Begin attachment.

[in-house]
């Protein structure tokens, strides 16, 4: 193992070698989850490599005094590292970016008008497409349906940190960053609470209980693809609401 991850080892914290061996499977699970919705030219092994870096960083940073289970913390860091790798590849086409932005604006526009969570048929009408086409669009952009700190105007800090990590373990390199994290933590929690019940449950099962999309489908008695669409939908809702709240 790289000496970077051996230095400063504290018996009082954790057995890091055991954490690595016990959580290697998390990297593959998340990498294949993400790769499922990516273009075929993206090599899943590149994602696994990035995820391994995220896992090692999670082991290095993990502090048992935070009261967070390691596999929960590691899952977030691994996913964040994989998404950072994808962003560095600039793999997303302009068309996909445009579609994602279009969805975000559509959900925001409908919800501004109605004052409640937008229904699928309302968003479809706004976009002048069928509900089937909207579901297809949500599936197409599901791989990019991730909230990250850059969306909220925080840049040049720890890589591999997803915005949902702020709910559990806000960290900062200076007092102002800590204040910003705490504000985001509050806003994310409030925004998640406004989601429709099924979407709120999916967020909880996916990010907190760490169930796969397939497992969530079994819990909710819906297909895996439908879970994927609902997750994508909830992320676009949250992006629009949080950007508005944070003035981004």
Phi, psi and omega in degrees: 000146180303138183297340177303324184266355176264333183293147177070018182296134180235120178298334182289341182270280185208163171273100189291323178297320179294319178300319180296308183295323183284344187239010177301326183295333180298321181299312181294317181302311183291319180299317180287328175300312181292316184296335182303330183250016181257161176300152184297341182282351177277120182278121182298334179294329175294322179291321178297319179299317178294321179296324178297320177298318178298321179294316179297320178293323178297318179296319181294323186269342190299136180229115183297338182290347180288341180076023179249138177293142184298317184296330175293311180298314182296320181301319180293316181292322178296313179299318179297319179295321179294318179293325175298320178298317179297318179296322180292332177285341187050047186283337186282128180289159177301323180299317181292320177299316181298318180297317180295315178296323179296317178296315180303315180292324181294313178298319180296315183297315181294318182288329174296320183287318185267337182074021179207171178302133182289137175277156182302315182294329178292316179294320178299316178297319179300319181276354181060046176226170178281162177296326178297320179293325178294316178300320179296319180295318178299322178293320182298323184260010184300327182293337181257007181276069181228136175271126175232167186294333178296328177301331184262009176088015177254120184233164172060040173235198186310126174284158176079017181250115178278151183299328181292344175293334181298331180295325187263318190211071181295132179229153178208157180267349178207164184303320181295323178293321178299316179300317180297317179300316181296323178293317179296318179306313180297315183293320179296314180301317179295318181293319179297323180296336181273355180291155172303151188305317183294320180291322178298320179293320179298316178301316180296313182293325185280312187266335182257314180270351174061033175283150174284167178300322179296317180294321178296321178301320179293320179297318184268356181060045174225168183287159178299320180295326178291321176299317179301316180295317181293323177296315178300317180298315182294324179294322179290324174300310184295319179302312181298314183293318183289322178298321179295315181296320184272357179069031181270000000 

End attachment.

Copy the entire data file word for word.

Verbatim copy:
[in-house]
């Protein structure tokens, strides 16, 4: 193992070698989850490599005094590292970016008008497409349906940190960053609470209980693809609401 991850080892914290061996499977699970919705030219092994870096960083940073289970913390860091790798590849086409932005604006526009969570048929009408086409669009952009700190105007800090990590373990390199994290933590929690019940449950099962999309489908008695669409939908809702709240 790289000496970077051996230095400063504290018996009082954790057995890091055991954490690595016990959580290697998390990297593959998340990498294949993400790769499922990516273009075929993206090599899943590149994602696994990035995820391994995220896992090692999670082991290095993990502090048992935070009261967070390691596999929960590691899952977030691994996913964040994989998404950072994808962003560095600039793999997303302009068309996909445009579609994602279009969805975000559509959900925001409908919800501004109605004052409640937008229904699928309302968003479809706004976009002048069928509900089937909207579901297809949500599936197409599901791989990019991730909230990250850059969306909220925080840049040049720890890589591999997803915005949902702020709910559990806000960290900062200076007092102002800590204040910003705490504000985001509050806003994310409030925004998640406004989601429709099924979407709120999916967020909880996916990010907190760490169930796969397939497992969530079994819990909710819906297909895996439908879970994927609902997750994508909830992320676009949250992006629009949080950007508005944070003035981004």
Phi, psi and omega in degrees: 000146180303138183297340177303324184266355176264333183293147177070018182296134180235120178298334182289341182270280185208163171273100189291323178297320179294319178300319180296308183295323183284344187239010177301326183295333180298321181299312181294317181302311183291319180299317180287328175300312181292316184296335182303330183250016181257161176300152184297341182282351177277120182278121182298334179294329175294322179291321178297319179299317178294321179296324178297320177298318178298321179294316179297320178293323178297318179296319181294323186269342190299136180229115183297338182290347180288341180076023179249138177293142184298317184296330175293311180298314182296320181301319180293316181292322178296313179299318179297319179295321179294318179293325175298320178298317179297318179296322180292332177285341187050047186283337186282128180289159177301323180299317181292320177299316181298318180297317180295315178296323179296317178296315180303315180292324181294313178298319180296315183297315181294318182288329174296320183287318185267337182074021179207171178302133182289137175277156182302315182294329178292316179294320178299316178297319179300319181276354181060046176226170178281162177296326178297320179293325178294316178300320179296319180295318178299322178293320182298323184260010184300327182293337181257007181276069181228136175271126175232167186294333178296328177301331184262009176088015177254120184233164172060040173235198186310126174284158176079017181250115178278151183299328181292344175293334181298331180295325187263318190211071181295132179229153178208157180267349178207164184303320181295323178293321178299316179300317180297317179300316181296323178293317179296318179306313180297315183293320179296314180301317179295318181293319179297323180296336181273355180291155172303151188305317183294320180291322178298320179293320179298316178301316180296313182293325185280312187266335182257314180270351174061033175283150174284167178300322179296317180294321178296321178301320179293320179297318184268356181060045174225168183287159178299320180295326178291321176299317179301316180295317181293323177296315178300317180298315182294324179294322179290324174300310184295319179302312181298314183293318183289322178298321179295315181296320184272357179069031181270000000 